Black on Blonde: The Africanist Presence in Dorothy Parker's 'Big Blonde'

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Author: Amelia Simpson
Editor: Janet Witalec
Date: 2004
Publisher: Gale
Document Type: Critical essay
Length: 4,972 words

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In the following essay, Simpson explores how Parker renders race in “Big Blonde,” and shows it to be an integral part of the story.

The story “Big Blonde” (1929) articulates some of the ambivalence with which Dorothy Parker's work approaches feminist inquiry. There is a vicious style to Parker's compassionate portrait of a woman hopelessly trapped in social codes of femininity. Just as intriguing, however, is the way race is inscribed in a text so overtly marked as a reflection on gender. Foregrounding the Africanist presence in the text discloses the real source of the story's power to disturb. Blackness surfaces in Parker's story in a way that provides an unusually clear example of the use of racial difference in white America's contemplation of itself. In concert with the critical project Toni Morrison pursues in Playing in the Dark: Whiteness and the Literary Imagination (1992), the present observations represent an effort to “avert the critical gaze from the racial object to the racial subject; from the described and imagined to the describers and imaginers; from the serving to the served.” By shifting our sights to consider the function of three seemingly minor black characters in Parker's “Big Blonde,” we are given a penetrating view of the divides of American identity, and of one white author's attempt to write that identity. Parker's story compellingly exposes the way gender and race are mutually constitutive, and how blackness constructs and contests the privilege of whiteness.[Parker] produces a narrative about the subjugation of white women in America, using the scaffolding of blacks in America. Three Africanist figures who at first glance appear to serve only the interests of narrative expediency, are in fact the key to Parker's architectural paradox.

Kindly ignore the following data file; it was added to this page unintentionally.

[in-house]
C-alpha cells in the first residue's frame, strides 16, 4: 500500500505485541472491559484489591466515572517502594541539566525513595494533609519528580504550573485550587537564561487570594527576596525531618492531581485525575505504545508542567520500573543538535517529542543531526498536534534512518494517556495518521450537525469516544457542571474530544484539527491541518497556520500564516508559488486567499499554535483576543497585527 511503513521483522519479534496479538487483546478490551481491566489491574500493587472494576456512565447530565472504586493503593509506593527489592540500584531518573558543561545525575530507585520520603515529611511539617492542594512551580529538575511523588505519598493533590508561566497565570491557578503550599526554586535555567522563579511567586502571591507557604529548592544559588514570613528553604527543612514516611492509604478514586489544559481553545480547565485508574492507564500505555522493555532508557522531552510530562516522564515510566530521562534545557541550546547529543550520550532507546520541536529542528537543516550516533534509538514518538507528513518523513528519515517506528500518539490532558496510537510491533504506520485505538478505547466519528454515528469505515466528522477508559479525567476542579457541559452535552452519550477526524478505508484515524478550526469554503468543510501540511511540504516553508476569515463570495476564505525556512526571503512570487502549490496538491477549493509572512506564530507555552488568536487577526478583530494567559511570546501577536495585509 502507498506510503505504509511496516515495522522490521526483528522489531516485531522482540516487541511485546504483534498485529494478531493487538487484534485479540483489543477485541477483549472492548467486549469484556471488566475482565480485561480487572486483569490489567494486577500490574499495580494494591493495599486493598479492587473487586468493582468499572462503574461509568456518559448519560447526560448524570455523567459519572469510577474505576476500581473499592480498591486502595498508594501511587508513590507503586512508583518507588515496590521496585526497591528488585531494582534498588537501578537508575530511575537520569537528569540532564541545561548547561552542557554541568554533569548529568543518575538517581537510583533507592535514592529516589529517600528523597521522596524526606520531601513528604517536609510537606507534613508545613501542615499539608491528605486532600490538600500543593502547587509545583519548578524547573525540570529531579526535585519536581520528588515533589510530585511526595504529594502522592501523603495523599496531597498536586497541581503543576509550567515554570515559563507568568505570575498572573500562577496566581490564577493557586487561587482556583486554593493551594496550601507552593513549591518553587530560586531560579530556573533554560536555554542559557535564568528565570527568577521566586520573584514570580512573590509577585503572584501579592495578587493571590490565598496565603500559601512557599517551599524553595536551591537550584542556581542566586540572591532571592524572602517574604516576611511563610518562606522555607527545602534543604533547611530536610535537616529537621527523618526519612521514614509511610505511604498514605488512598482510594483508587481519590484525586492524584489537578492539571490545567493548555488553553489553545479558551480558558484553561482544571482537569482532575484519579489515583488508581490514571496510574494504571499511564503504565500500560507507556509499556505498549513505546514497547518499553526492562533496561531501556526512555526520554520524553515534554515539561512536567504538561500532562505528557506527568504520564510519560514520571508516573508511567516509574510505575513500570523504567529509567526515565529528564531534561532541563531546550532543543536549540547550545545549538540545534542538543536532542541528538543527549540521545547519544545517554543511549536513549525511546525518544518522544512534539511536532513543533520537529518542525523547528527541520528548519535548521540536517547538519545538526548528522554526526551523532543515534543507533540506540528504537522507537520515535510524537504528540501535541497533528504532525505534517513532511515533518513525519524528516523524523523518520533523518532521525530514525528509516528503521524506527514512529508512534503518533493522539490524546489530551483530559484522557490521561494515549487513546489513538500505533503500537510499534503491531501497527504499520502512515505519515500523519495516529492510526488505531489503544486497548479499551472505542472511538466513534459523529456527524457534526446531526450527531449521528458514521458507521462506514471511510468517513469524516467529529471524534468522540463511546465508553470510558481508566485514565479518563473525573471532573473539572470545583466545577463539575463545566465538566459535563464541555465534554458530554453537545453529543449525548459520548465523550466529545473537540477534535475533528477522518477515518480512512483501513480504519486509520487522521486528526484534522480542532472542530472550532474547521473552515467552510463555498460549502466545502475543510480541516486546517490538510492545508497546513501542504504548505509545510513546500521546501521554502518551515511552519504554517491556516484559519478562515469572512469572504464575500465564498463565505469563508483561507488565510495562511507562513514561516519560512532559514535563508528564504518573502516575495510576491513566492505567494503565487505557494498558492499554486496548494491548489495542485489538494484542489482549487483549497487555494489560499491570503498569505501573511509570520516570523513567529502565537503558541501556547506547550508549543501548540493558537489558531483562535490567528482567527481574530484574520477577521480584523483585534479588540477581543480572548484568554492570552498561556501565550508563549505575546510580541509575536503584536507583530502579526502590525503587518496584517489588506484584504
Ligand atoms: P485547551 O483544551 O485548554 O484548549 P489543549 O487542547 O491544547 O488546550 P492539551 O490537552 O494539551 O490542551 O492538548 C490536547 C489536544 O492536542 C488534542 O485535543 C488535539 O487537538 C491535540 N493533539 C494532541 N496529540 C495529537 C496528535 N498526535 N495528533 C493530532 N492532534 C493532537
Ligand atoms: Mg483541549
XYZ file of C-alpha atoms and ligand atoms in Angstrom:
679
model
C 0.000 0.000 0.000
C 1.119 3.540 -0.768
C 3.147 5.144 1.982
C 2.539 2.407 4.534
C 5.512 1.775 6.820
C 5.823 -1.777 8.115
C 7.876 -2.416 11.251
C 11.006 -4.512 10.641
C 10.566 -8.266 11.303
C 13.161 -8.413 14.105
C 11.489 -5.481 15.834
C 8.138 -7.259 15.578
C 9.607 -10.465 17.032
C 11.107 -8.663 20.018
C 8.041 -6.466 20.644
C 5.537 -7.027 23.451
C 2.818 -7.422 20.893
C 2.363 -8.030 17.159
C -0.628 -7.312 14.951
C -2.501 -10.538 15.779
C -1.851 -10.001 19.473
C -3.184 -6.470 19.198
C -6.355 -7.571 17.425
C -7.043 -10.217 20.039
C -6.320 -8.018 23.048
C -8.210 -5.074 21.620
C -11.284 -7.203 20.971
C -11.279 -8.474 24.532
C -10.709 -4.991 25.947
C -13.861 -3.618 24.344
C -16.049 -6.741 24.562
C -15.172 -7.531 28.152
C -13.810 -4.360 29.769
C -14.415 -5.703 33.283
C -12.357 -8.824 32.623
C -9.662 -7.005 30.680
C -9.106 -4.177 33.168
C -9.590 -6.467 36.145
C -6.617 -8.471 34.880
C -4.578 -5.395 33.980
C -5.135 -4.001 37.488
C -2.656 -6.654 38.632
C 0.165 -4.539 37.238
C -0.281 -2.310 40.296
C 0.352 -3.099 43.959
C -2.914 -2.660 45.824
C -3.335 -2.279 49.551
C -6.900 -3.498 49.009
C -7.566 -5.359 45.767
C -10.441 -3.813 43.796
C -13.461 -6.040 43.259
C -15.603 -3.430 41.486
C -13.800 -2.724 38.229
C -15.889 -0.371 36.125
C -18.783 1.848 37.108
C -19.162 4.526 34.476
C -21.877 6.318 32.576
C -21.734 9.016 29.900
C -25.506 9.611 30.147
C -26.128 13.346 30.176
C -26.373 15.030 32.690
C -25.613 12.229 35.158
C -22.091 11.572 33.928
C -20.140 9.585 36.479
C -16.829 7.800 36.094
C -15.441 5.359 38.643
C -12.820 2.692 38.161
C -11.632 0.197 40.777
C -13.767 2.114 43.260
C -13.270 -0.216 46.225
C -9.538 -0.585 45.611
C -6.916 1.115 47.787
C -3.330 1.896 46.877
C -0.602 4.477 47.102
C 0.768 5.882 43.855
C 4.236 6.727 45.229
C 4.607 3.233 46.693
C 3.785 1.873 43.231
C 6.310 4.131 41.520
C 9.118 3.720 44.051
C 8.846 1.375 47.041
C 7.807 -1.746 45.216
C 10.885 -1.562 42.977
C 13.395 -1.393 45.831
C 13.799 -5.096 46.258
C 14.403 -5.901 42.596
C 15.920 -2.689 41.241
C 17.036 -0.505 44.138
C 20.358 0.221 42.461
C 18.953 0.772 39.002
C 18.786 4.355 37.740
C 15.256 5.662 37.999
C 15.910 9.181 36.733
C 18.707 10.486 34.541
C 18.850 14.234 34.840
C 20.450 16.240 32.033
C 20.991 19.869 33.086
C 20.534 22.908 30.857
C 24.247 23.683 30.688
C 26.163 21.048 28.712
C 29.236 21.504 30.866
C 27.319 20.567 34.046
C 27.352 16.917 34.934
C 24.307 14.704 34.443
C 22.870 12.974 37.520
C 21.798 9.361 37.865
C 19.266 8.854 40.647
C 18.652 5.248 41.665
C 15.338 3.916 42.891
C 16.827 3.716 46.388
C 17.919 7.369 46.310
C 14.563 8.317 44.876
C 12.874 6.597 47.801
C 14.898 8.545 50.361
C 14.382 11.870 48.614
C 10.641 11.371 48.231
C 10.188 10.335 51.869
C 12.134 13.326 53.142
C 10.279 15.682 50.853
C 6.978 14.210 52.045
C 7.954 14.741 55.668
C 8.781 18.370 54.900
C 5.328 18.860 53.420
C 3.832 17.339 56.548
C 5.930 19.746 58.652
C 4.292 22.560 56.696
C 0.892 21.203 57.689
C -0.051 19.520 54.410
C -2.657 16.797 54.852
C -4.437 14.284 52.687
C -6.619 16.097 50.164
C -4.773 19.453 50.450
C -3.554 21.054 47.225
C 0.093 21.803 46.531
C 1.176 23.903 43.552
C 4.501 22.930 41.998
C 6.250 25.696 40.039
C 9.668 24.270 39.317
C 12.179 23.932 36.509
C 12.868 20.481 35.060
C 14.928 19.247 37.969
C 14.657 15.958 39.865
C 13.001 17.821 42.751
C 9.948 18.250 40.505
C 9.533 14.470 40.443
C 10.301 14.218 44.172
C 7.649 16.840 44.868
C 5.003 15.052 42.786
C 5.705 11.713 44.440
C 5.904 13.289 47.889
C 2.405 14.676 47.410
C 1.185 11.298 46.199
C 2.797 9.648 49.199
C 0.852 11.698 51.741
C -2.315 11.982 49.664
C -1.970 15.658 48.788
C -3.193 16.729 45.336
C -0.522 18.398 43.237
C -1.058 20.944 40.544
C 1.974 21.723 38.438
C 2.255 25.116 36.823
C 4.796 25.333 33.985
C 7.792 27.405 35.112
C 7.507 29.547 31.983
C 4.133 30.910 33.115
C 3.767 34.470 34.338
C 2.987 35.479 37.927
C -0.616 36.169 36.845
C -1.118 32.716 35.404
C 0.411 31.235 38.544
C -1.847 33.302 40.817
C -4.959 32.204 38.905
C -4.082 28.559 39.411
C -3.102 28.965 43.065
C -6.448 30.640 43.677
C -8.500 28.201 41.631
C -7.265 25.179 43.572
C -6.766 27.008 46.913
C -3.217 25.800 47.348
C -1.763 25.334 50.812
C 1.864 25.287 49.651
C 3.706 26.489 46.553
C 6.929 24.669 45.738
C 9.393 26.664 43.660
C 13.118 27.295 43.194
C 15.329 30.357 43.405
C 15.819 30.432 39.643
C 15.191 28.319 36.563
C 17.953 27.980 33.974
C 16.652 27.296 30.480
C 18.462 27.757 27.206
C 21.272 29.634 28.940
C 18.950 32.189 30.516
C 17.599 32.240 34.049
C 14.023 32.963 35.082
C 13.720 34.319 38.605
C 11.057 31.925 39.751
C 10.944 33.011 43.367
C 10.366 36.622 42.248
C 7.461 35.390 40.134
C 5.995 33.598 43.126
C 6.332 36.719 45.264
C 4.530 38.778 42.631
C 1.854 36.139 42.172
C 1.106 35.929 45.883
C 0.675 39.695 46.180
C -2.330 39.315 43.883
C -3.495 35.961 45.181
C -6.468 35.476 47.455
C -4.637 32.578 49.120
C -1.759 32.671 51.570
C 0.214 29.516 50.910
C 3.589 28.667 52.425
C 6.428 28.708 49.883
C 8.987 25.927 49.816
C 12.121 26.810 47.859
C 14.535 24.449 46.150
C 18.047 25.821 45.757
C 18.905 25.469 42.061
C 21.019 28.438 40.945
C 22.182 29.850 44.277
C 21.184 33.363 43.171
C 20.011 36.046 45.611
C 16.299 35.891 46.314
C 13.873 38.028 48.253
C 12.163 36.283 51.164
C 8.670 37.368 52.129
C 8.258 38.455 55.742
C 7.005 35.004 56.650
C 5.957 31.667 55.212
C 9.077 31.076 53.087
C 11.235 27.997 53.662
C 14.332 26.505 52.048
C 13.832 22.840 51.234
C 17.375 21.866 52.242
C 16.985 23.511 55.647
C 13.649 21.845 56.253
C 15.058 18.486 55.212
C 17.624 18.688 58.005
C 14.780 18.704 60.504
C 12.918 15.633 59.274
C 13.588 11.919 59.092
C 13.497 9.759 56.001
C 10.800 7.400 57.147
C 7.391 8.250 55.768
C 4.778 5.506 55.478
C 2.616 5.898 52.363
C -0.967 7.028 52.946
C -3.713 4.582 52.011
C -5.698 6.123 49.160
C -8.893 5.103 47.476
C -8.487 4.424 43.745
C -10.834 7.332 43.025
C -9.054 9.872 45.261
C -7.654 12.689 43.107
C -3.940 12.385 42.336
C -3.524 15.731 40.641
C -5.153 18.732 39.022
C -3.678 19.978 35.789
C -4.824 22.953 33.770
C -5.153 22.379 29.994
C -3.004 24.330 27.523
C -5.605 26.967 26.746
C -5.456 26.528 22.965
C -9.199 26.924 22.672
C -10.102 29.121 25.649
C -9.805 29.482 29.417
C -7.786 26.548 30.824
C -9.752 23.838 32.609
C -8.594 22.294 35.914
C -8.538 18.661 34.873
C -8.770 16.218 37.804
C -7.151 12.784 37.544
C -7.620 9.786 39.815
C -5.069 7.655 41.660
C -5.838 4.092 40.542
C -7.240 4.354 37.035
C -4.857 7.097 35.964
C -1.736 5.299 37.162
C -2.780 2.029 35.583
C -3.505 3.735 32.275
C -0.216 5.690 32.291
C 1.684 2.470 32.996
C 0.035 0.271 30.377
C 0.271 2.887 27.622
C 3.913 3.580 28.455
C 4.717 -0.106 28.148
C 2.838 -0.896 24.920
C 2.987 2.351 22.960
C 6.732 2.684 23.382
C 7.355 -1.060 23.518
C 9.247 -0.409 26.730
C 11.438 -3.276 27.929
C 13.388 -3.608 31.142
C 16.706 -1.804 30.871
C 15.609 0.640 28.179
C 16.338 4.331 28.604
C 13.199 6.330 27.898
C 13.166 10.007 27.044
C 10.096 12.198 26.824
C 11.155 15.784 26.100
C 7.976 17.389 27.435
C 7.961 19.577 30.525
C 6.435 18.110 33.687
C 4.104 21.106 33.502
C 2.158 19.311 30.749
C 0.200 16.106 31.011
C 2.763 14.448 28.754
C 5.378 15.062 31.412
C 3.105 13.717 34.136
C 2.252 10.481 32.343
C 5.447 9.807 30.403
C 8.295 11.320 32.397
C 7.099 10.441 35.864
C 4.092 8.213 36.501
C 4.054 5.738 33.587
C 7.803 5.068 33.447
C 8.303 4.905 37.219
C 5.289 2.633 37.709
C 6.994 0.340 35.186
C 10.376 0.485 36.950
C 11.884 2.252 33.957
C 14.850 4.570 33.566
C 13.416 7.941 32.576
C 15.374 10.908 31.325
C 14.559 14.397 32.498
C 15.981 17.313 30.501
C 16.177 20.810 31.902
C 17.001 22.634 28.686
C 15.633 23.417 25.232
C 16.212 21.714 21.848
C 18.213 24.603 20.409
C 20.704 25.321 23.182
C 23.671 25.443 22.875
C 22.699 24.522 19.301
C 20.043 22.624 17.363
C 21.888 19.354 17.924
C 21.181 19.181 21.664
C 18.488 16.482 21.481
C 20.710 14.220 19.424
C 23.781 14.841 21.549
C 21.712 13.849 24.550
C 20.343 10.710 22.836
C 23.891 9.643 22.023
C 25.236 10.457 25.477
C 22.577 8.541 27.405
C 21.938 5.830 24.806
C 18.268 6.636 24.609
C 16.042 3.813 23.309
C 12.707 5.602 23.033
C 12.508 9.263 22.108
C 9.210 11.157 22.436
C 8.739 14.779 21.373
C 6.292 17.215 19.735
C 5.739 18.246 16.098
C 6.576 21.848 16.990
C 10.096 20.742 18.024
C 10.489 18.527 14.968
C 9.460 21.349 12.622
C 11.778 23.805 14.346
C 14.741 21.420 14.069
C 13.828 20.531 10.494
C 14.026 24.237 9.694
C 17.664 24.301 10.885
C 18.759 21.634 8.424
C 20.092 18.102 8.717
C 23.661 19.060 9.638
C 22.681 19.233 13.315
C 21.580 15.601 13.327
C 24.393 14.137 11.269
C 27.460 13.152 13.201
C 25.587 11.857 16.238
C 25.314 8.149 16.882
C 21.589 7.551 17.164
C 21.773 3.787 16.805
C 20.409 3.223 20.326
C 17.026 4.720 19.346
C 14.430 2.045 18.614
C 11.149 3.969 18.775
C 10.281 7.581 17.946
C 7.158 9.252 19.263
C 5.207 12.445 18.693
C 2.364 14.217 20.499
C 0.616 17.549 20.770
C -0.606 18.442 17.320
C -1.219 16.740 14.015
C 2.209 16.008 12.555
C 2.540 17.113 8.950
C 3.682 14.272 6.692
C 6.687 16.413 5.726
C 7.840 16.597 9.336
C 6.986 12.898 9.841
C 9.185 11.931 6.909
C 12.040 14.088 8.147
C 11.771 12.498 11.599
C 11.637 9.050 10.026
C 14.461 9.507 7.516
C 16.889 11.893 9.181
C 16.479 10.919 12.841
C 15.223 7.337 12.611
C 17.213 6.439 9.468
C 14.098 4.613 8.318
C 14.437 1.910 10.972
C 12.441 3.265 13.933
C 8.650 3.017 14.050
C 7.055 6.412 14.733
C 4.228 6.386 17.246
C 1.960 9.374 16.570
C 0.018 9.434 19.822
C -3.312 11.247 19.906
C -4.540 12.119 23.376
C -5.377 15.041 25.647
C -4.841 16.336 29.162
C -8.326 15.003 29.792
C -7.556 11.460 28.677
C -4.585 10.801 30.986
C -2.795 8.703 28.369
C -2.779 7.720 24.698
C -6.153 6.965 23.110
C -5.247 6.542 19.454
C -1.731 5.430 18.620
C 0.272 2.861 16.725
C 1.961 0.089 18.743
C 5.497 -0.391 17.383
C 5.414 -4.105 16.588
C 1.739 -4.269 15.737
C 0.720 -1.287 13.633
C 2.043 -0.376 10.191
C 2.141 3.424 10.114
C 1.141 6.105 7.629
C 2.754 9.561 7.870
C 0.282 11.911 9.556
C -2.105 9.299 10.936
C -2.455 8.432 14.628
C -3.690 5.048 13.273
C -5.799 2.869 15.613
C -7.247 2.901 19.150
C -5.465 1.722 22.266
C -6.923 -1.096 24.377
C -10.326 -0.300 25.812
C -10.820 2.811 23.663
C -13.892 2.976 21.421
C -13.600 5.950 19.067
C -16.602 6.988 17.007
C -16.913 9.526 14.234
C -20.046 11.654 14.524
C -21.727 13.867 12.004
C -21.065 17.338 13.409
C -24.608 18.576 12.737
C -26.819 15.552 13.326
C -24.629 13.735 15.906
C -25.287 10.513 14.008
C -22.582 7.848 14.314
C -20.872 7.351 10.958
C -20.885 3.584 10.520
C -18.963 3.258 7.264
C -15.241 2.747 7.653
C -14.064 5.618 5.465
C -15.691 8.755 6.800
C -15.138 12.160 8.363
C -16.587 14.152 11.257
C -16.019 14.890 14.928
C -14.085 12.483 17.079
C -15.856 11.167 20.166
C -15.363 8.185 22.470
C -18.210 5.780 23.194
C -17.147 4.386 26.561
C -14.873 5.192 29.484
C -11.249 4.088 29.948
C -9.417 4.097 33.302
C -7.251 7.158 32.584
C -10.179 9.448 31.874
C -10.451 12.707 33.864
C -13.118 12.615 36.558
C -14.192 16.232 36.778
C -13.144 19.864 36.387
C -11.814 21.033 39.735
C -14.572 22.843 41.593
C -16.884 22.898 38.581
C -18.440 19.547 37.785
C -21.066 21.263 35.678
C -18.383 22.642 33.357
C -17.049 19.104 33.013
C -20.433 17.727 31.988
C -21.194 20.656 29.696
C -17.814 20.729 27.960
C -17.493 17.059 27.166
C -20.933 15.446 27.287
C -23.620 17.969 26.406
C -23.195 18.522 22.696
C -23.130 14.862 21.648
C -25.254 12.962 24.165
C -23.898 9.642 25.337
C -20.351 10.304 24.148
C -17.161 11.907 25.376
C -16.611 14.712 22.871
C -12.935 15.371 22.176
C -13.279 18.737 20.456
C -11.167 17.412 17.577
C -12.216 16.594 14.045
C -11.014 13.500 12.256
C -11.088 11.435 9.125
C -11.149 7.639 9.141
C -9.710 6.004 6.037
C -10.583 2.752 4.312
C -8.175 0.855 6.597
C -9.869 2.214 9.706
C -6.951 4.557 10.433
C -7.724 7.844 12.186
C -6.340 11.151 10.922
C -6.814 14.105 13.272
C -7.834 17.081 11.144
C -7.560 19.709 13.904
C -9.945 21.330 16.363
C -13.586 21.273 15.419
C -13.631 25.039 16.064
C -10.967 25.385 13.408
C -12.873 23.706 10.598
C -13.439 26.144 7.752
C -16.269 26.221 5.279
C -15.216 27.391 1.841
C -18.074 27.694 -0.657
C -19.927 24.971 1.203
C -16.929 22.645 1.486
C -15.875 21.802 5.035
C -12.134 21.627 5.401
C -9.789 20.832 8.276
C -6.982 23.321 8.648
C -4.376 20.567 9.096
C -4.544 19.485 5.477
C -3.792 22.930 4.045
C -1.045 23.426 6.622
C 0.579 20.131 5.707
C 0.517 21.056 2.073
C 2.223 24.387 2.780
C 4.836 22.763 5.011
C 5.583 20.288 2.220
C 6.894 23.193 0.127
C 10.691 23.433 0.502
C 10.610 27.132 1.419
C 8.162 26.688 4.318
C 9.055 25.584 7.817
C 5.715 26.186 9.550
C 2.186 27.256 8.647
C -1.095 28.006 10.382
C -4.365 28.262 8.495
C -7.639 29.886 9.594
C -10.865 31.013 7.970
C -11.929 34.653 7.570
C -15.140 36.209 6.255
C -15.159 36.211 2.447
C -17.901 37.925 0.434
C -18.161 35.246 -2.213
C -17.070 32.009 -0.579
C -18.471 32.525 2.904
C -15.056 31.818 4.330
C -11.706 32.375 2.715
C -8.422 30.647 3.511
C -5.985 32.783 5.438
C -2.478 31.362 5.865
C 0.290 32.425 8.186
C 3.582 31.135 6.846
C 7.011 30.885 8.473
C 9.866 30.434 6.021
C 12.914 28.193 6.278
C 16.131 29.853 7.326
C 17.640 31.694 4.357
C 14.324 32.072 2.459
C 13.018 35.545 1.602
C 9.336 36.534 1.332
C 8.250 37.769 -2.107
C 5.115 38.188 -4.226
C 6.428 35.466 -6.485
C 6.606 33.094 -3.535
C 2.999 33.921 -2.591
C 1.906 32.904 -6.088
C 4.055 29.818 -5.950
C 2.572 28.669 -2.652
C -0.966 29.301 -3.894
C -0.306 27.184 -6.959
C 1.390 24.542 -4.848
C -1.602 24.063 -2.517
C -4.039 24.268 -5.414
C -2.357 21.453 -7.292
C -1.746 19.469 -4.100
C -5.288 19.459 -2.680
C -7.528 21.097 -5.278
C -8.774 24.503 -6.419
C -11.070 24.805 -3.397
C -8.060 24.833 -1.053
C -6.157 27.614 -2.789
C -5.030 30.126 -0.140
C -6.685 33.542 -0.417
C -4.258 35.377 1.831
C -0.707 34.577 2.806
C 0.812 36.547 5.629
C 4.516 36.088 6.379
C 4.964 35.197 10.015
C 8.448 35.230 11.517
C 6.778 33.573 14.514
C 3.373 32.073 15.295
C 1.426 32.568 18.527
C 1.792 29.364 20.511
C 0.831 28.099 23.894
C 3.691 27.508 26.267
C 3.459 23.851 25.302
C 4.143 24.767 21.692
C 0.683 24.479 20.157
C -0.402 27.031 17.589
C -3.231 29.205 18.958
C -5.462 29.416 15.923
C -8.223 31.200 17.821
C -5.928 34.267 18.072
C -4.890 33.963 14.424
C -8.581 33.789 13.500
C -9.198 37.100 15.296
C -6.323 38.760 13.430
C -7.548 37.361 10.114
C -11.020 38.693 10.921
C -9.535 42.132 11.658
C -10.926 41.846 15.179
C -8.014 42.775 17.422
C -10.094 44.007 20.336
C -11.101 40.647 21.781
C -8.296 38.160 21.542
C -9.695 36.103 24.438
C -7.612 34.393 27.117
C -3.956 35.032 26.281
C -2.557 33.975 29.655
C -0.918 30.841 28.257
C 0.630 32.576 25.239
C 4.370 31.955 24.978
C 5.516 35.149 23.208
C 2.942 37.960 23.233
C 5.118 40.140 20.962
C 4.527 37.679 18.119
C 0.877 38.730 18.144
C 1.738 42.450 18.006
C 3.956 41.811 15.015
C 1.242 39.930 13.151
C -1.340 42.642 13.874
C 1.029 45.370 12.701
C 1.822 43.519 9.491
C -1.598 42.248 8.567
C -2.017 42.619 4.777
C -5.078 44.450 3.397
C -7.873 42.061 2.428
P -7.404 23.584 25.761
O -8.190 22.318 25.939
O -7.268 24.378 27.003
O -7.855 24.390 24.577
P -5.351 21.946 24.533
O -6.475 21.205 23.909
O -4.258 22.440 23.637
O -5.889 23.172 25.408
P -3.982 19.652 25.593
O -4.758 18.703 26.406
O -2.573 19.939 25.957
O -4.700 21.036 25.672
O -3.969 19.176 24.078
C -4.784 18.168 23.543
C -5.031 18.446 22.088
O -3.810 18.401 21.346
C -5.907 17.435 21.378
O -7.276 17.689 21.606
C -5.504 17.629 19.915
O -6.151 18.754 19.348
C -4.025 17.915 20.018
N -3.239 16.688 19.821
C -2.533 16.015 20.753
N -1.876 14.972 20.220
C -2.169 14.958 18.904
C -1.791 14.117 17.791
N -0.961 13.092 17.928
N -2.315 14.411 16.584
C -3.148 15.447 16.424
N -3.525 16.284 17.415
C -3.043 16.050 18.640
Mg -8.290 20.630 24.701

“Big Blonde” won Parker the national O'Henry Prize for the best short story published that year. Arguably her strongest work, it is generally viewed as an unusually affecting tale about feminine vulnerability. The story is frequently read as a kind of “autobiographical fiction,” and it contains many echoes of the author's own failed relationships with men, her drinking problems, and her loneliness and suicide attempts. But the connection is probably more subtle. Parker's writing and her life reveal a drama of negotiation with the urge to challenge on the one hand, and to surrender on the other. As Nina Miller points out [in American Literature], Parker's public persona was “desirable to the extent that she was . . . modern and reassuring to the extent that she left certain basic femininities intact.” Parker's biographers suggest she was both liberated and constrained, exploited and self-exploiting. The nasty tongue she cultivated earned her a name as one of the founders of the male-dominated Algonquin Round Table, yet the record shows little room at that table for moods not witty or cynical. Parker's trademark mouth gave her entry to a masculine domain she evidently aspired to join, but much of her work is devoted to complaining relentlessly about the terms by which women are forced to operate in a male-dominated...

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Gale Document Number: GALE|H1420022924